The laws of England, indeed, do not peremptorily inhibit a man from worshipping God, according to the dictates of his own conscience, nor positively constrain him to violate it, by conforming to the religion of the state: But they punish him for doing the former, or what amounts to the same thing, for omitting the latter, and consequently punish him for his religion. For what are the civil disqualifications and the privation of certain privileges he thereby incurs, but so many punishments? And what else is the punishment for not embracing the religion of others, but a punishment for practising one's own? With how little propriety a nation can boast of its freedom under such restraints on religious liberty, requires no great sagacity to determine. They affect, tis true, to abhor the imputation of intolerance, and applaud themselves for their pretended toleration and lenity. As contra-distinguished, indeed, from actual prohibition, a permission may doubtless be called a toleration; for as a man is permitted to enjoy his religion under whatever penalties or forfeitures, he is certainly tolerated to enjoy it. But as far as he pays for such enjoyment, by suffering those penalties and forfeitures, he as certainly does not enjoy it freely. On the contrary, he is persecuted in the proportion that bis privilege is so regulated and qualified. I call it persecution, because it is harassing mankind for their principles; and I deny that such punishments derive any sanction from law, because the consciences of men are not the object of human legislation. And to trace this stupendous insult on the dignity of reason to any other source than the one from which I deduced it in the preceding essay, I mean the abominable combination of King-Craft and Priest-Craft, (in everlasting indissoluble league to extirpate liberty, and erect on its ruins boundless and universal despotism,) would I believe puzzle the most assiduous enquirer. For what business, in the name of common sense, has the magistrate (distinctly and singly appointed for our political and temporal happiness) with our religion, which is to secure our happiness spiritual and eternal? And indeed among all the absurdities chargeable upon human nature, it never yet entered into the thoughts of any one to confer such authority upon another. The institution of civil society I have pointed out as originating from the unbridled rapaciousness of individuals, and as a necessary curb to prevent that violence and other inconveniences to which men in a state of nature were exposed. But whoever fancied it a violence offered to himself, that another should enjoy his own opinion? Or who, in a state of nature, ever deemed it an inconvenience that every man should choose his own religion? Did the free denizens of the world, before the monstrous birth of Priest-Craft, aiding by and aided by the secular arm, ever worry one another for not practising ridiculous rites, or for disbelieving things incredible? Did men in their aboriginal condition ever suffer persecution for conscience sake? The most frantic enthusiast will not pretend it. Why then should the members of society be supposed, on their entering into it, to have bad in contemplation the reforming an abuse which never existed? Or why are they pretended to have invested the magistrate with authority to sway and direct their religious sentiment? In reality, such delegation of power, had it ever been made, would be a mere nullity, and the compact by which it was ceded, altogether nugatory, the rights of conscience being immutably personal and absolutely inalienable, nor can the slate or community as such have any concern in the matter. For in what manner doth it affect society, which is evidently and solely instituted to prevent personal assault, the violation of property and the defamation of character; and hath not (these remaining inviolate) any interest in the actions of men—how doth it, I say, affect society what principles we entertain in our own minds, or in what outward form, we think it best to pay our adoration to God? But to set the absurdity of the magistrate's authority to interfere in matters of religion, in the strongest light, I would fain know what religion it is that he has authority to establish? Has he a right to establish only the true religion, or is any religion true because he does not establish it? If the former, his trouble is as vain as it is arrogant, because the true religion being not of this world, wants not the princes of this world to support it, but has in fact either languished or been adulterated wherever they meddled with it. If the supreme magistrate, as such, has authority to establish any religion he thinks to be true, and the religion so established is therefore right and ought to be embraced, it follows, since all supreme magistrates have the same authority, that all established religions are equally right, and ought to be embraced. The emperor of China, therefore, having, as supreme magistrate in his empire, the same right to establish the precepts of Confucius, and the Sultan in his, the imposture of Mahomet, as hath the king of Great Britain the doctrine of Christ in his dominion, it results from these principles, that the religions of Confucius and Mahomet are equally true with the doctrine of our blessed Saviour and his Apostles, and equally obligatory upon the respective subjects of China and Turkey, as Christianity is on those within the British realm; a position which, 1 presume, the most zealous advocate for ecclesiastical domination would think it blasphemy to avow.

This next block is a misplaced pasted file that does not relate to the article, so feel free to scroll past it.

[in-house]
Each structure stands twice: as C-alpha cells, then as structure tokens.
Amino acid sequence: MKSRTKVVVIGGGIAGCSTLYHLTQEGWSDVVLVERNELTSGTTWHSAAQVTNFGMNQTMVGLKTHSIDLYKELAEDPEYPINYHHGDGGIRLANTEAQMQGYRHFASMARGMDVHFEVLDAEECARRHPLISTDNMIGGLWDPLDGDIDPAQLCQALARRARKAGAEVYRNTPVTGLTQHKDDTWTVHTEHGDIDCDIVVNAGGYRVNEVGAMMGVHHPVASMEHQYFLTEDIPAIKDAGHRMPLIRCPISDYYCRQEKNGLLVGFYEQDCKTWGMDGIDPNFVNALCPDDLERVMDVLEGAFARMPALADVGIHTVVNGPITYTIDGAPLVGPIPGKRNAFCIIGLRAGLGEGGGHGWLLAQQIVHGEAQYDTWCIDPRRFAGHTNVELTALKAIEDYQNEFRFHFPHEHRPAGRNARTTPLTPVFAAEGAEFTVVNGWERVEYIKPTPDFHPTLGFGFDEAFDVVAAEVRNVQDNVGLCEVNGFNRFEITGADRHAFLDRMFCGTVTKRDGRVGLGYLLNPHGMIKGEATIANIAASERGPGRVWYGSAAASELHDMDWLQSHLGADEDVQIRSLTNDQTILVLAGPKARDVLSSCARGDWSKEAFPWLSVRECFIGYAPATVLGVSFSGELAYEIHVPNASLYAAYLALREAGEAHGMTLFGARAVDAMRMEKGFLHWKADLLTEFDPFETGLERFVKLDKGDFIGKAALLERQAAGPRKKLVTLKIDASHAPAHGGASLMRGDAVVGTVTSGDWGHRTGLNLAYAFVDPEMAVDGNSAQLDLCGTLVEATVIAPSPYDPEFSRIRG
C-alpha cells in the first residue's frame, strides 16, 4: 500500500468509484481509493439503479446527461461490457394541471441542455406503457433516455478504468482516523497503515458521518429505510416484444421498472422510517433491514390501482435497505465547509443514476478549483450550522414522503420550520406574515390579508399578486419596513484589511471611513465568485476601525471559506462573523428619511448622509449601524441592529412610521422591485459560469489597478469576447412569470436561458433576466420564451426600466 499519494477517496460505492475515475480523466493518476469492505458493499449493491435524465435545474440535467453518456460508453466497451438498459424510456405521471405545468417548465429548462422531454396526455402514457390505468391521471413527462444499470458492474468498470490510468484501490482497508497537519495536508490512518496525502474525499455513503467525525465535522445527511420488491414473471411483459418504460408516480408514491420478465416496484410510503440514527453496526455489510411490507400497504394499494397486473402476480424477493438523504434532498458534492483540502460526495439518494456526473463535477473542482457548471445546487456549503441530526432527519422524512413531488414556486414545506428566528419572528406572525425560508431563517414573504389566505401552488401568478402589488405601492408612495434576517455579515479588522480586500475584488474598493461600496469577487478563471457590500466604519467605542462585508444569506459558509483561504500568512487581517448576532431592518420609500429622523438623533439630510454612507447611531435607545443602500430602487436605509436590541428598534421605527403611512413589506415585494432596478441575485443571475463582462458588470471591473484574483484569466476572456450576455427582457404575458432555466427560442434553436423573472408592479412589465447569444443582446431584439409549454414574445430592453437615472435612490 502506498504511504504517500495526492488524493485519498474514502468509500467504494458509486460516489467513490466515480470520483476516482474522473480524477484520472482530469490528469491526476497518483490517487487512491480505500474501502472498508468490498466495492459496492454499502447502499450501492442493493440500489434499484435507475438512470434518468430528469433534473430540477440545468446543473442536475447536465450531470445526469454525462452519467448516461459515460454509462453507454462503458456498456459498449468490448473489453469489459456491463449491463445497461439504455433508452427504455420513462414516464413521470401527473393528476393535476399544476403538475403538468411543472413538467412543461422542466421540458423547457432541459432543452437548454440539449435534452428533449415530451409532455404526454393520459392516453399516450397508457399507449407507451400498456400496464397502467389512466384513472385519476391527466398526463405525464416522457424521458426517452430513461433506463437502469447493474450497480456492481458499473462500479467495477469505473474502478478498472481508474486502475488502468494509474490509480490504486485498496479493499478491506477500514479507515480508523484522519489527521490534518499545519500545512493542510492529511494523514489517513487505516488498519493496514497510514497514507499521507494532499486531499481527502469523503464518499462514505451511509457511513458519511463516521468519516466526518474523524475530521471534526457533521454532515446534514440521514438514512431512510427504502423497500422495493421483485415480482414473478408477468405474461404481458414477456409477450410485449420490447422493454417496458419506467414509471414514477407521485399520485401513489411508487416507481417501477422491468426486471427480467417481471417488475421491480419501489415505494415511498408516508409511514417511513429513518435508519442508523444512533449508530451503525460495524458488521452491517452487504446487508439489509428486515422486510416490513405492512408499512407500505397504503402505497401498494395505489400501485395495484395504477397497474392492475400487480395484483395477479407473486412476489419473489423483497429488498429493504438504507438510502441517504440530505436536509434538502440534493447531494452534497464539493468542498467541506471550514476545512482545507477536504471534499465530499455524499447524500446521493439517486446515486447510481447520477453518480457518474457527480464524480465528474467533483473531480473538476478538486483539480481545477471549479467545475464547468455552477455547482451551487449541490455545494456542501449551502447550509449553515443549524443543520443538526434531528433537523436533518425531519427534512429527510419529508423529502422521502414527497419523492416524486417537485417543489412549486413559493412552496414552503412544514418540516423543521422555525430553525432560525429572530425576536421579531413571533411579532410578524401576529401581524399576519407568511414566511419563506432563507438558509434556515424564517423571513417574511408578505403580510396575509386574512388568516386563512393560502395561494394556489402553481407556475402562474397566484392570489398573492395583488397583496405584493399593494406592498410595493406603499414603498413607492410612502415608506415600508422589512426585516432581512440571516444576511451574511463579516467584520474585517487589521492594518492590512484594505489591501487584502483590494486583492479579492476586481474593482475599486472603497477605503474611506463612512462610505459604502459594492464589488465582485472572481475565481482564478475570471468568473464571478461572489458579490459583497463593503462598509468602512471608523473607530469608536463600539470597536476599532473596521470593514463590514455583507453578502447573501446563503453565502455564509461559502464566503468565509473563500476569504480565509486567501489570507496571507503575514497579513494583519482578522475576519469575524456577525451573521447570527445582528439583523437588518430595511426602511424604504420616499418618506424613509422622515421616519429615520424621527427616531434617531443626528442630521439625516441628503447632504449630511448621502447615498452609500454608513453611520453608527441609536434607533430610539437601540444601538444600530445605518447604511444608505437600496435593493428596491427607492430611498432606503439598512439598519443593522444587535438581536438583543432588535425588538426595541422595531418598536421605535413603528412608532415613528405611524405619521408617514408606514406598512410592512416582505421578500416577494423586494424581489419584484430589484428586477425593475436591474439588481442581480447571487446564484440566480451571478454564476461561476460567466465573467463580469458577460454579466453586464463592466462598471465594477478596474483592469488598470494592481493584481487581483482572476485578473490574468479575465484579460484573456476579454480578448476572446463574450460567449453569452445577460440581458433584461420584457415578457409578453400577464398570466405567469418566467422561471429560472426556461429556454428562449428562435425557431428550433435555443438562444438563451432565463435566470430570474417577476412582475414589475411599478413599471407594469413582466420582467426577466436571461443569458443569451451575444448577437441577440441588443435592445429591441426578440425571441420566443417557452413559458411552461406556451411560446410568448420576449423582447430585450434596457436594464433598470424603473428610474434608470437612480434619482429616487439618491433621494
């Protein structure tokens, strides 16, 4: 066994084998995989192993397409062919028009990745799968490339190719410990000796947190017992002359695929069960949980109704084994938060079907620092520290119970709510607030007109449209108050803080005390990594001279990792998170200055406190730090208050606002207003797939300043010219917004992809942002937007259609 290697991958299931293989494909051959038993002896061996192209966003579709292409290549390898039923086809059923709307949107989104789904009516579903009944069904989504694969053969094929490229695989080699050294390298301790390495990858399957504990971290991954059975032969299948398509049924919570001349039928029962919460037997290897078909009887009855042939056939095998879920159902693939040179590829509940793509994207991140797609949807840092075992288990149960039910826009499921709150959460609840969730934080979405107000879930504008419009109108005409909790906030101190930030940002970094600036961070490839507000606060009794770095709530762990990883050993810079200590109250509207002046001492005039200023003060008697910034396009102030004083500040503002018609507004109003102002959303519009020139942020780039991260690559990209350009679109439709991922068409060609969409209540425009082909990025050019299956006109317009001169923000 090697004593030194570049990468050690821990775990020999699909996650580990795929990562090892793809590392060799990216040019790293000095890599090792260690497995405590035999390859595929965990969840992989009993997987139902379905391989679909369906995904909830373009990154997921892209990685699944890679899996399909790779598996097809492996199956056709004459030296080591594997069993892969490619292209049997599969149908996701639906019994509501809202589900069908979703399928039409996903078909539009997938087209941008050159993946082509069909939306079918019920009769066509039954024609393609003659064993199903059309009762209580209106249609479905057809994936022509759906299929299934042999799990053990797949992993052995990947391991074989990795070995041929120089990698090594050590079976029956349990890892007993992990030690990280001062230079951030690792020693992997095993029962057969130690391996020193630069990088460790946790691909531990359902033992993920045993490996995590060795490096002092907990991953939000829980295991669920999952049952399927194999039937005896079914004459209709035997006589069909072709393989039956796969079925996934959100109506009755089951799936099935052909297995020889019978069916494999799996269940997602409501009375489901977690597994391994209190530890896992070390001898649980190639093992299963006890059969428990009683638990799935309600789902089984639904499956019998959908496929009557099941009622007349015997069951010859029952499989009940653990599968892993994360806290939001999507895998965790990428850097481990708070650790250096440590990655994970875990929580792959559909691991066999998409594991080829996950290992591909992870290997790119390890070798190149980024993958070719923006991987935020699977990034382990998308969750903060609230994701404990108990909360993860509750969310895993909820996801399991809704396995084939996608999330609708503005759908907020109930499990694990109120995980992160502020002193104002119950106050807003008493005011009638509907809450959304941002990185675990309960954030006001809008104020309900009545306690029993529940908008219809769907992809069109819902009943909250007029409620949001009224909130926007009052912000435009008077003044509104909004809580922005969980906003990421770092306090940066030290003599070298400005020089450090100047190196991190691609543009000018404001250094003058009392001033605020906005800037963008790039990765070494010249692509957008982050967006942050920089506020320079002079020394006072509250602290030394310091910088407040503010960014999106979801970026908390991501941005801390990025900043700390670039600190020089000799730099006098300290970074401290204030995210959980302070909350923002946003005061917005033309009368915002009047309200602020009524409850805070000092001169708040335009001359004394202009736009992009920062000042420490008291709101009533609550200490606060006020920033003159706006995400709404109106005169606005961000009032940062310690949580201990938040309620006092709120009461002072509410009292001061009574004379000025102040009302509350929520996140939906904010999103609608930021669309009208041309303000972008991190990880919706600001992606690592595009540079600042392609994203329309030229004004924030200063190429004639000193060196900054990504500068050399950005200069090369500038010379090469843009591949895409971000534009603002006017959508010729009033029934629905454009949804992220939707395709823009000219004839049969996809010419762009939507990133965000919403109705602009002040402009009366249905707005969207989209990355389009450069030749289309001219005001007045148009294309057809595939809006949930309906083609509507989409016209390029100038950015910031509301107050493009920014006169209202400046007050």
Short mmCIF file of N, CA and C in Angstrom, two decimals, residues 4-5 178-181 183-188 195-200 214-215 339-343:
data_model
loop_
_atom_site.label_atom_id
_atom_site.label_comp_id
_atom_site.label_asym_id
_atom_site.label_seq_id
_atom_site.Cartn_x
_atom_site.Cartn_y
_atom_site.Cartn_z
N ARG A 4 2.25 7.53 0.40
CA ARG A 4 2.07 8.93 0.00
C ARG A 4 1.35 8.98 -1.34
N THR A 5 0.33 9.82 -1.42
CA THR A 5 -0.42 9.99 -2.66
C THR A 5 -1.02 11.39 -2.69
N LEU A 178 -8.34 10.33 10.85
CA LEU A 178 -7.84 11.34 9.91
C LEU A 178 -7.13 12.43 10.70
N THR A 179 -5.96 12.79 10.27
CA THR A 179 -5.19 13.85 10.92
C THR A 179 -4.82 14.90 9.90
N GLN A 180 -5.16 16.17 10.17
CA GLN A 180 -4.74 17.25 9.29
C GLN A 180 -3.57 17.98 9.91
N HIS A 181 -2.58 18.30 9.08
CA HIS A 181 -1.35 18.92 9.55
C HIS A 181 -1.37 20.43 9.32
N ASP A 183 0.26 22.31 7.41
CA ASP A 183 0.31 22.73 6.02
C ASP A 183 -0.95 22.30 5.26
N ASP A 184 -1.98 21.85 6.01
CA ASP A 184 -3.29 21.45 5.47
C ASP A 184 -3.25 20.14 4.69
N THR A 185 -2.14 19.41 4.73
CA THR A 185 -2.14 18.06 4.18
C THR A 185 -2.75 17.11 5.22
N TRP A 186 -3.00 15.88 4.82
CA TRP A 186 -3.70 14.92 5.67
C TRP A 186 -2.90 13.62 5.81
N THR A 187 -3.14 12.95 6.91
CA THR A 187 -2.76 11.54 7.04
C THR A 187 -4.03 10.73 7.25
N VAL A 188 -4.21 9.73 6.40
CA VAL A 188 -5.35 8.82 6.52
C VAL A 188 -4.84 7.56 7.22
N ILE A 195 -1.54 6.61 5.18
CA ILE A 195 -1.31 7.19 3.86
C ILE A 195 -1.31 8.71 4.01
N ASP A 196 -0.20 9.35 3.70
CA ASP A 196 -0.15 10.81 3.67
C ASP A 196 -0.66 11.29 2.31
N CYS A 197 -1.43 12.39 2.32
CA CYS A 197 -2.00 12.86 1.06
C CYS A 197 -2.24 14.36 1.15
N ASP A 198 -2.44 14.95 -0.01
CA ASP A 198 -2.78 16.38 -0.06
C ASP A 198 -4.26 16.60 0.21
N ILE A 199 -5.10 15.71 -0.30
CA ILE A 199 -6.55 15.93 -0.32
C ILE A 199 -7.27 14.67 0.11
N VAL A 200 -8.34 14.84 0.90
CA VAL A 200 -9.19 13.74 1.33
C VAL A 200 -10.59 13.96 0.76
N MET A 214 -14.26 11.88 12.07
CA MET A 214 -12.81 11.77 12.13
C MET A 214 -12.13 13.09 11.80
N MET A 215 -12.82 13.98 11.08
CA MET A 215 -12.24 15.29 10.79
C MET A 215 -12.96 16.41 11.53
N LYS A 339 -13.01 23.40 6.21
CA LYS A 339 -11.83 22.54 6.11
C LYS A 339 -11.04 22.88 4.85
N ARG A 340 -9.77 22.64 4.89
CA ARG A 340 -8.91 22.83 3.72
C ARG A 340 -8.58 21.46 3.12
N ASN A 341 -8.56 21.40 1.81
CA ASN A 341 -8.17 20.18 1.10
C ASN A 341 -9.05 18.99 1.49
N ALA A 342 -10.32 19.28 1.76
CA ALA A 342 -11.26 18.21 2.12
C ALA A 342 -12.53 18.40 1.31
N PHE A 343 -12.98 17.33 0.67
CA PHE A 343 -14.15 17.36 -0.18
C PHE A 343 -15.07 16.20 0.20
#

The English ecclesiastical government, therefore, is, and all the religious establishments of the world, are manifest violations of the right of private judgment in matters of religion. They are impudent outrages on common sense, in arrogating a power of controlling the devotional operations of the mind and external acts of divine homage not cognizable by any human tribunal, and for which we are accountable only to the Great Searcher of hearts, whose prerogative it is to judge them.